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Flat Management and VAT

Flat Management and VAT

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Hi

I have just taken on a company that manages a small number of Flats in a building. The company owns the freehold and common areas and maintains and repairs these. The flats are owned leasehold and the ones on the ground floor have full business use and one other partial use. The company has a shareholder for each flat.

The company have opted to tax the building and are charging VAT on ground rent and services for business use and no VAT to residential only properties and making full reclaim on expenses. Initially I thought my main issue was partial exemption which has not been done BUT

The company accounts show all the income and expenditure (net of VAT) a the company's and yet there is a note in the accounts to say CT would only be due on any interest earned by the company.

It seems to me I have a mixed economy - for VAT purposes they appear to be saying its business income but the tax side of things is done on the basis of money held in trust for repairs/services which is what I might expect for a FMC.

I know there are different situations and models for these companies so I just want to know if I've missed something as I've picked this up from another firm of accountants.

Any ideas?

Mike

Replies (4)

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By bajones
06th Nov 2014 14:01

a right pickle

The issues surrounding trust assets v company assets are nothing, your main concern should be the VAT non-compliance.  As it stands, the company is illegal reclaiming VAT it has no right to.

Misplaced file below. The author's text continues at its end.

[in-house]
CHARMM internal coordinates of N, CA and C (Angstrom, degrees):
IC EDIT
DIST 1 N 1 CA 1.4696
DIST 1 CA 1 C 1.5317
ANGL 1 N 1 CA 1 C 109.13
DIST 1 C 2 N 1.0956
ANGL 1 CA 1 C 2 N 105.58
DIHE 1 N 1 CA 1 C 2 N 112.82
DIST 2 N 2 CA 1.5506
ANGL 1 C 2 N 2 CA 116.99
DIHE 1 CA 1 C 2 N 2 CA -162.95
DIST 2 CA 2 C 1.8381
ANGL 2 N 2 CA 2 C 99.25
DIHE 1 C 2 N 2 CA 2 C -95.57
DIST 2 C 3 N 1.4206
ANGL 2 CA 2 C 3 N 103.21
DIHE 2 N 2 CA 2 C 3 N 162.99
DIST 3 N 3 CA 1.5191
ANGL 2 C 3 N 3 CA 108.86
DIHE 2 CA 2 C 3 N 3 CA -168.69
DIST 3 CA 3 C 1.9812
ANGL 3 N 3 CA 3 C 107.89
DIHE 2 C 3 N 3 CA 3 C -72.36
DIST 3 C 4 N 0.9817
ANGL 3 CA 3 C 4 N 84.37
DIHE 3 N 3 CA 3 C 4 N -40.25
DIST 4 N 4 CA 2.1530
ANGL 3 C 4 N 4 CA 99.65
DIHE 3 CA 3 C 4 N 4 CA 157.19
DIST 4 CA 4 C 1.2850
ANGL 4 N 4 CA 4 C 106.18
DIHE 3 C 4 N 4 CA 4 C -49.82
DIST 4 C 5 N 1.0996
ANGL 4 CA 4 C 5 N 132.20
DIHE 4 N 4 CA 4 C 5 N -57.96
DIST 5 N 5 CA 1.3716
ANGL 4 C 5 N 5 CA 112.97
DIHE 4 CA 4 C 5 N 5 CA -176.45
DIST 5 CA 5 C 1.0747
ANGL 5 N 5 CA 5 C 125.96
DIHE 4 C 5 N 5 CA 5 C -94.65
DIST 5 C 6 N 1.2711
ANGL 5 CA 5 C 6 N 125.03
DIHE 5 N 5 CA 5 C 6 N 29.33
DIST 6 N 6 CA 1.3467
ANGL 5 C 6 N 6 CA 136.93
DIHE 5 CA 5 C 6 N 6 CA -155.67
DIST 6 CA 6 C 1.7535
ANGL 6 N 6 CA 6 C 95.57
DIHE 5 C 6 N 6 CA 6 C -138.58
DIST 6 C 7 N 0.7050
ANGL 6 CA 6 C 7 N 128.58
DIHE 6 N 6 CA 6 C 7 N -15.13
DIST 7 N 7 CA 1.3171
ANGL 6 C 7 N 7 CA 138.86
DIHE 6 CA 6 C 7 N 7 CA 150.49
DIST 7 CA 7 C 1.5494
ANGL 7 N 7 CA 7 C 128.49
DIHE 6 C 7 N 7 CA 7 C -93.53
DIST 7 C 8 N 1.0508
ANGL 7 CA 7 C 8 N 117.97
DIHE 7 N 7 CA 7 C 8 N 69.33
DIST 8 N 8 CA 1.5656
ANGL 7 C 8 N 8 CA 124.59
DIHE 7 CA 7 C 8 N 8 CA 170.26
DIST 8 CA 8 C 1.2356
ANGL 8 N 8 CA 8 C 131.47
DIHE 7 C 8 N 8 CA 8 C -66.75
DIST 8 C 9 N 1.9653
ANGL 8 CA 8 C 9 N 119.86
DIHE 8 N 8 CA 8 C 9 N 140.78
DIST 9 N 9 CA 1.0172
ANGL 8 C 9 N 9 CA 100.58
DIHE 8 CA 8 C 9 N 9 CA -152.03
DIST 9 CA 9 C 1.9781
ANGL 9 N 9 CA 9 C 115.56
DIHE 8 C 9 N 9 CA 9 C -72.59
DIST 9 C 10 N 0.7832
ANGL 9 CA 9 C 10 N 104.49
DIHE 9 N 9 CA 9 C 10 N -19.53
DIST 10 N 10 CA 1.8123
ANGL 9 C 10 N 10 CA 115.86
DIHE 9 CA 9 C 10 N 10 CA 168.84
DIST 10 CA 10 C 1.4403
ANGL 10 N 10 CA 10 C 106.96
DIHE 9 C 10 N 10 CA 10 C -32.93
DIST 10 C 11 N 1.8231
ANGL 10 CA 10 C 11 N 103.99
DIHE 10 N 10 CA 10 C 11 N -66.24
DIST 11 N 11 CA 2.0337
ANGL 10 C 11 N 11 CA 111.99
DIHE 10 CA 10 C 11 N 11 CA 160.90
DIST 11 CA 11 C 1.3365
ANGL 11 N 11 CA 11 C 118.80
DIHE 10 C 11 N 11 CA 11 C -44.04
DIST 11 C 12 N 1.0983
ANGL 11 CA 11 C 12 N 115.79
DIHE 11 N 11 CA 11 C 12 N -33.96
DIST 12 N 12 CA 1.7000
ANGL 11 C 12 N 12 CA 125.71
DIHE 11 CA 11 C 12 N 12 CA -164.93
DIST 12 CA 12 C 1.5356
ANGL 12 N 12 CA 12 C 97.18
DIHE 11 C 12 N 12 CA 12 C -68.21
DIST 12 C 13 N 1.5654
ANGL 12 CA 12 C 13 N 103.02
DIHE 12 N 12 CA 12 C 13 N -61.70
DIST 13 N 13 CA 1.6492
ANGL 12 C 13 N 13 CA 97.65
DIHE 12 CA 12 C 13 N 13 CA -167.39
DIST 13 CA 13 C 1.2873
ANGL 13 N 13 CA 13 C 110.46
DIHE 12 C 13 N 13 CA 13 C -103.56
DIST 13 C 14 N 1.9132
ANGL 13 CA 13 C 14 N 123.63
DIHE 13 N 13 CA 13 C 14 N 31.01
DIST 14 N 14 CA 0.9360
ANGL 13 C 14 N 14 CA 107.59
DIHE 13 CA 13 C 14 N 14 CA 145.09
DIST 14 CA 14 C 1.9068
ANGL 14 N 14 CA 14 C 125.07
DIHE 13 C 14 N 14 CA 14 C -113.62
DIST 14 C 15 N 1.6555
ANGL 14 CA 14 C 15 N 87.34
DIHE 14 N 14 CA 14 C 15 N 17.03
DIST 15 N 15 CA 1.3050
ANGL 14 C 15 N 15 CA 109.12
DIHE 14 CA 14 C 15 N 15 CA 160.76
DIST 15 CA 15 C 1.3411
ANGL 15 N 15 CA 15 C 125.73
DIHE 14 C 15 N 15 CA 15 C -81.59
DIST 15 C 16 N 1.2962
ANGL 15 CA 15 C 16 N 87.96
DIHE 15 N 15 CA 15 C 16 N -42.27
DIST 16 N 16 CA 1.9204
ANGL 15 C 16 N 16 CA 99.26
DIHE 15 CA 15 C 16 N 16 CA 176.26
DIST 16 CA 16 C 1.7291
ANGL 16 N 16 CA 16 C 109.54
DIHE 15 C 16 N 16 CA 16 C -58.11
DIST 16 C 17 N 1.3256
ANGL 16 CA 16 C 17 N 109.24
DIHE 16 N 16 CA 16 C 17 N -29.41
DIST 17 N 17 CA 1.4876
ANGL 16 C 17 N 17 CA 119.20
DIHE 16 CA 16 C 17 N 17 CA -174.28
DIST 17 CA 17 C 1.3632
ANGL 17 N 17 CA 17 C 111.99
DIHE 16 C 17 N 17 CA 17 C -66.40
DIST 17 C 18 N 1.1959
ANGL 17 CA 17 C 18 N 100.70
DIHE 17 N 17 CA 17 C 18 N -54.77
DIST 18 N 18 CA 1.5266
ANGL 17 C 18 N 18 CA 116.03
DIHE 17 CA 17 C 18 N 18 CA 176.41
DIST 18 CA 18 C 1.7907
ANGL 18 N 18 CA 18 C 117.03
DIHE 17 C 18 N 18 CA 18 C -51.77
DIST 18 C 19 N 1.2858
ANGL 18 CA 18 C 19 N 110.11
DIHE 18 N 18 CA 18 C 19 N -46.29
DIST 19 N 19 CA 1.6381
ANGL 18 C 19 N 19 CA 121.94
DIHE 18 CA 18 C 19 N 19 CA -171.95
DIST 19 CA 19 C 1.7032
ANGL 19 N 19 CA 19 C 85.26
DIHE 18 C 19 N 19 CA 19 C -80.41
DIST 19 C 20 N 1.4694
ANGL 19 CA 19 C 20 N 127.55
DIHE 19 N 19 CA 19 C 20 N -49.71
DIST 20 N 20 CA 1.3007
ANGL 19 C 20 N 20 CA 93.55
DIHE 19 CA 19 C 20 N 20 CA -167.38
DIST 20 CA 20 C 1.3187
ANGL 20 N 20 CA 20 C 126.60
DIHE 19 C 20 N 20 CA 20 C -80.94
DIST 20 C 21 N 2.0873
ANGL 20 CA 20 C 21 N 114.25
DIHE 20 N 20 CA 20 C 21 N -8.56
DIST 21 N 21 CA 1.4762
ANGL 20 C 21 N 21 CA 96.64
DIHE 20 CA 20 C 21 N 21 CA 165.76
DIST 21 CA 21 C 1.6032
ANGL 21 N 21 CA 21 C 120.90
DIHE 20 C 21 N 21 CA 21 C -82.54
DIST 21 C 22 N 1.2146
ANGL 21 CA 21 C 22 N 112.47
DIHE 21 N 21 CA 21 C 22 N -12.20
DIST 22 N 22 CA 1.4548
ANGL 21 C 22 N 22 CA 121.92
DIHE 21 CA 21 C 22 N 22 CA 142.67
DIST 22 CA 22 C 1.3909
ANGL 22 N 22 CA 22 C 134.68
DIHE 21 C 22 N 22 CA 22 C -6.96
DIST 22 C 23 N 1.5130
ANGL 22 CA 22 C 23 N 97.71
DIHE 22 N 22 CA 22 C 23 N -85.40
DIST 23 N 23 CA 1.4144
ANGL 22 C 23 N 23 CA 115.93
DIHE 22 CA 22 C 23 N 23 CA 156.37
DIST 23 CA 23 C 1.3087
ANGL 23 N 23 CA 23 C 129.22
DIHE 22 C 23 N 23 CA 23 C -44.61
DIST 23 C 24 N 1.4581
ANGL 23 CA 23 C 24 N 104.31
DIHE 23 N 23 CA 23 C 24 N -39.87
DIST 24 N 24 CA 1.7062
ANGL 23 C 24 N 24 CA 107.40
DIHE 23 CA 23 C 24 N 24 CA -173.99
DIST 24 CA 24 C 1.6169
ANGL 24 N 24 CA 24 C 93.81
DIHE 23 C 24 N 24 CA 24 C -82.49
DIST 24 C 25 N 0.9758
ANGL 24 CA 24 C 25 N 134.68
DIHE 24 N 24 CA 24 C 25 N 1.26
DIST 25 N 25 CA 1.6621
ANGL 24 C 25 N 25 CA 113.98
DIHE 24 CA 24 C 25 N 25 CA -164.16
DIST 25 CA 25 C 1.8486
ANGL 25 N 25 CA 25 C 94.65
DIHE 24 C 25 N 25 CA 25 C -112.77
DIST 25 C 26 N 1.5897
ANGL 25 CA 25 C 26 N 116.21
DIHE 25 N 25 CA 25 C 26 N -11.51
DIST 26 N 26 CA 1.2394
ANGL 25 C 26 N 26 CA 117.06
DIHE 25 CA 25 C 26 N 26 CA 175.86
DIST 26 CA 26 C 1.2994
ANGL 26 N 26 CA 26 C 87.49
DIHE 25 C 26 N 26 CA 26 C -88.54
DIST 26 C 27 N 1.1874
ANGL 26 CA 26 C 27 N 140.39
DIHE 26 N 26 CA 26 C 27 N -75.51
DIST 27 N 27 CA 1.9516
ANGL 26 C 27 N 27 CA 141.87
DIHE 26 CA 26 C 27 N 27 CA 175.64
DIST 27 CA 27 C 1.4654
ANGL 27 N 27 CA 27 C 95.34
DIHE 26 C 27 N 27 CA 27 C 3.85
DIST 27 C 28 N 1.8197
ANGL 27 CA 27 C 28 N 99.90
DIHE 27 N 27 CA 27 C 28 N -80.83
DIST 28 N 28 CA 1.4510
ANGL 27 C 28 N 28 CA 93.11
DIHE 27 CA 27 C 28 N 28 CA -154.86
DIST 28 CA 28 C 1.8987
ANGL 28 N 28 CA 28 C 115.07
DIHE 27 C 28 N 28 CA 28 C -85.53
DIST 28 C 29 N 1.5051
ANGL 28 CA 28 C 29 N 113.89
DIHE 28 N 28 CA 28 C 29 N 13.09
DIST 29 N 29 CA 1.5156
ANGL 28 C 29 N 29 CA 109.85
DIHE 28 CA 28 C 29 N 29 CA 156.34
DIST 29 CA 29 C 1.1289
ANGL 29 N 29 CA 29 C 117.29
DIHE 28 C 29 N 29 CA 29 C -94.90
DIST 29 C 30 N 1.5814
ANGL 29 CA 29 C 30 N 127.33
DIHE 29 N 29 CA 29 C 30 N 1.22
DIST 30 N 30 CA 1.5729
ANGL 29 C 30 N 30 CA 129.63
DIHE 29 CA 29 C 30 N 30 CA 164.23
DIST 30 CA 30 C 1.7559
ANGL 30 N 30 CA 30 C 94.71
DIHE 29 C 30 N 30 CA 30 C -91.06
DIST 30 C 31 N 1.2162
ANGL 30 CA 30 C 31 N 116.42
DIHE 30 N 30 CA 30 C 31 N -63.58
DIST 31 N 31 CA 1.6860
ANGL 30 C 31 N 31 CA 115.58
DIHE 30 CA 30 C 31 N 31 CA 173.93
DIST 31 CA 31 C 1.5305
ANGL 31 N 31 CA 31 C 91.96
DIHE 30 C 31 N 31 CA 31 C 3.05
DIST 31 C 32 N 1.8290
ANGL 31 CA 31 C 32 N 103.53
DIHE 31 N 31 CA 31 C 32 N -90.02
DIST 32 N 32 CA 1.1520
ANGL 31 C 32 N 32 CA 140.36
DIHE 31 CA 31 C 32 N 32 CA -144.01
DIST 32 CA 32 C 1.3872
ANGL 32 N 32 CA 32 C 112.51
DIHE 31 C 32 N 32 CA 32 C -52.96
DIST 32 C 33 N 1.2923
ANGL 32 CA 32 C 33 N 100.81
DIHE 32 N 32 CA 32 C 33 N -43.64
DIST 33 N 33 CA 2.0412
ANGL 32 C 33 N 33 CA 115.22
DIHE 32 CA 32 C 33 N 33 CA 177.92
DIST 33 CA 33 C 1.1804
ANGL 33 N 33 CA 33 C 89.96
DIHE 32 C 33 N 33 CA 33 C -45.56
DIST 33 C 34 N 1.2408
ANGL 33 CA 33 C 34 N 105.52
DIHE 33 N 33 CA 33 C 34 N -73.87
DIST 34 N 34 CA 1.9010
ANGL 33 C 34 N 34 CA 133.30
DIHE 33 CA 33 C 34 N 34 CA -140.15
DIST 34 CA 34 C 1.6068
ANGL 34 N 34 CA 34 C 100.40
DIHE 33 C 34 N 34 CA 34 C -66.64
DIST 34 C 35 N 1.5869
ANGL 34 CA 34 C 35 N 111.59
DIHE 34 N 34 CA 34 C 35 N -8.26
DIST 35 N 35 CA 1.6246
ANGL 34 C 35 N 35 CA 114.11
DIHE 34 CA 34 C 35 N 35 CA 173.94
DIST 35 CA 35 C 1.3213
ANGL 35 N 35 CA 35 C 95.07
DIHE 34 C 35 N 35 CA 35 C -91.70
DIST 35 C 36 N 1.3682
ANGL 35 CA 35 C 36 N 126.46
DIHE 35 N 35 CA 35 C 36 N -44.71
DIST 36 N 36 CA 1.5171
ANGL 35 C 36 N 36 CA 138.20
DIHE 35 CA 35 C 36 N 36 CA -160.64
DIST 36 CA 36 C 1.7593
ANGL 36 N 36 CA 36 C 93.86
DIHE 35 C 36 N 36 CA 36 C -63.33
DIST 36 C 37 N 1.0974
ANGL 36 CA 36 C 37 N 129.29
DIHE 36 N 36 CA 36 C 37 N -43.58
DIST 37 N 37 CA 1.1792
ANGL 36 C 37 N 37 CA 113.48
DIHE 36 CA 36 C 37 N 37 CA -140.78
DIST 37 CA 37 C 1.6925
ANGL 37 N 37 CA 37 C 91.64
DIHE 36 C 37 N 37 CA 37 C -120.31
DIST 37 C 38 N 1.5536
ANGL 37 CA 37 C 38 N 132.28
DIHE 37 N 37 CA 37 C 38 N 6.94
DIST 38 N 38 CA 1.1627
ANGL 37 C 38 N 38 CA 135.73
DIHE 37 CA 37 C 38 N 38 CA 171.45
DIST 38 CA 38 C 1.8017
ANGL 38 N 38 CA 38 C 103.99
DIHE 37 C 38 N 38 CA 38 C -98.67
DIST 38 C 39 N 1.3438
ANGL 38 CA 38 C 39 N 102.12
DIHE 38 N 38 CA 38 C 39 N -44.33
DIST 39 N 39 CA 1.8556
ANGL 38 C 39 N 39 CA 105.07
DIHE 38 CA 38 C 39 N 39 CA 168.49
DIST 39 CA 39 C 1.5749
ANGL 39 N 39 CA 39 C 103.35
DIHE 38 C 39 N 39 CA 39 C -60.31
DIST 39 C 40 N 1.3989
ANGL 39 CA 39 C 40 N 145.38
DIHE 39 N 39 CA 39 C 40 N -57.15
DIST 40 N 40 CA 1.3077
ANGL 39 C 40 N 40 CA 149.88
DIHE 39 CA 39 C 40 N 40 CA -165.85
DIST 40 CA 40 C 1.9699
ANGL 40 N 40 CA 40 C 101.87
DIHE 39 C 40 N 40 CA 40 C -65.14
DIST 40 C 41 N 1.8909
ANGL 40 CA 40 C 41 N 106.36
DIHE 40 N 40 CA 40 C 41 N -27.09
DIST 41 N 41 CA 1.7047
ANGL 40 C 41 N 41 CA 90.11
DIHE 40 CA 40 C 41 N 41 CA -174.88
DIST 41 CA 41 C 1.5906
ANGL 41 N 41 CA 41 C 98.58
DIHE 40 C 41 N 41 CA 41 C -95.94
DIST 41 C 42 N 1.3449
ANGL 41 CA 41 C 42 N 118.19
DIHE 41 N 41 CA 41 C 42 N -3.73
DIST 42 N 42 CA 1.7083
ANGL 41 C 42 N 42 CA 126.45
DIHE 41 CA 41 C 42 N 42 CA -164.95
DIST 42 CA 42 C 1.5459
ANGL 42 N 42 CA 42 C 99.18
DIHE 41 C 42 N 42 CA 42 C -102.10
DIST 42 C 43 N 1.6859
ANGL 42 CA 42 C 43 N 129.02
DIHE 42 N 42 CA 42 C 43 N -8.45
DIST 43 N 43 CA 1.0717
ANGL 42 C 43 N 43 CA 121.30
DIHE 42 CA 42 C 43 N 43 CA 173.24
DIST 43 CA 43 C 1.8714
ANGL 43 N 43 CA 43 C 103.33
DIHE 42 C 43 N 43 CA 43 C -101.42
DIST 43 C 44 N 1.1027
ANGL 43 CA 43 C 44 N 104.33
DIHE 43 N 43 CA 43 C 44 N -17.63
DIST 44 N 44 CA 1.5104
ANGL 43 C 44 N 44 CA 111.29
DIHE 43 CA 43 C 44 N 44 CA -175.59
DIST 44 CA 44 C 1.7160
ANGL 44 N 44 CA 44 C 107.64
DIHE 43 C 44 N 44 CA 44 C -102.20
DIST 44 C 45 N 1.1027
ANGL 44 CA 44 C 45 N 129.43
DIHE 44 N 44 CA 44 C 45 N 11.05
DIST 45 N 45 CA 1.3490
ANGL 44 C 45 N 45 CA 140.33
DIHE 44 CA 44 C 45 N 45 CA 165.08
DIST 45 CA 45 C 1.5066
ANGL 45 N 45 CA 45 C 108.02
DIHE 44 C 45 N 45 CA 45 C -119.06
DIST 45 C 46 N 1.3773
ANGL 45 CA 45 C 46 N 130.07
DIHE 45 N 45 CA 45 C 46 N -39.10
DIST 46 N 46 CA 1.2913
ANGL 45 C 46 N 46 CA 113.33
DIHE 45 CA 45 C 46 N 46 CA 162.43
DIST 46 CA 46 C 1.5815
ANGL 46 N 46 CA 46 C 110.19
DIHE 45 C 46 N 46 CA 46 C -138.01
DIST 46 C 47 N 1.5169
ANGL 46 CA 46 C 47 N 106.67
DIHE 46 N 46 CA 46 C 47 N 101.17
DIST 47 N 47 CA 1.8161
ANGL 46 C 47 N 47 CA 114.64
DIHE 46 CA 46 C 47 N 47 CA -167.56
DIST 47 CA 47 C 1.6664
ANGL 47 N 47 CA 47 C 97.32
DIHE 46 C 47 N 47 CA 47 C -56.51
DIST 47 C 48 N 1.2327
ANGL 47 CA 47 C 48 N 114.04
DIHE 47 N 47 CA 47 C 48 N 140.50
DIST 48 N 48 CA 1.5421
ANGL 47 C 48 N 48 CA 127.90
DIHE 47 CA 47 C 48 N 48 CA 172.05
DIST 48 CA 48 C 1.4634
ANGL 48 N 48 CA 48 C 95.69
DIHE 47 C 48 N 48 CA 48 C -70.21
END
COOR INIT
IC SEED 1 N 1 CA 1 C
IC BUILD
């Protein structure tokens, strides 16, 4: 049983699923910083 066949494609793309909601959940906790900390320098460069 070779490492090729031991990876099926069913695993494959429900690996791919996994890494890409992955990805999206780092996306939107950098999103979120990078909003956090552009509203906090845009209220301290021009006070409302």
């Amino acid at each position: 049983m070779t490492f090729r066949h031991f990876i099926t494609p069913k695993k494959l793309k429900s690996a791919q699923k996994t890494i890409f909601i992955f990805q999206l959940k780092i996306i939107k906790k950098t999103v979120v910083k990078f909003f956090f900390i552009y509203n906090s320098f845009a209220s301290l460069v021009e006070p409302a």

I have encountered partial exemption on mixed use block management before, and it can run quite smootly.

What I have done is agreed a partial exemption calculation with HMRC on the basis of the percentage contributions; it seems to work and is easy enough to administer.

The service charge percentages charged to commercial units are a taxable supply, the service charges charged to the residential units are not. 

 

 

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By shaun king
06th Nov 2014 18:01

Partial Exemption

Agree with @bajones - unless you agree a Special Method as suggested you will have to use the standard method. The standard method rarely produces a benefit to the taxpayer so you need to devise a special method.

However, before that I suggest you look closely at the agreements in force with the tenants to establish whether the VAT liabilities are correct?

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By coolmanwithbeard
07th Nov 2014 00:09

I do understand the difficulty of the patial exemption!

But in my mind if there is no CT then there is no business income and therefore no VAT as creating a pot (trust) for repairs is outside the scope. The VAT charged seems to say that this is a business?

 

If they are being charged ground rent then that surely is company income? Similarly if the service/repair element is within the scope of VAT it must mean that it is also business income and liable to CT

 

It is the inconsistency between the two codes I cannot get my head around at the moment

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By bajones
07th Nov 2014 09:05

VAT notice 742 states:

"If, as a landlord or licensor, you are obliged under the terms of the lease to provide services similar to those above, the service charges follow the same VAT liability as the premium or rents payable under the lease or licence (normally exempt, unless you have opted to tax)."

This does differ from CT treatment, but if the service charges raised only meet the costs, then there is no loss to the treasury.

 

However, just re-reading your post, ground rents receivable are taxable under CT rules, it's only the mutual trading (service charges) that are not.

 

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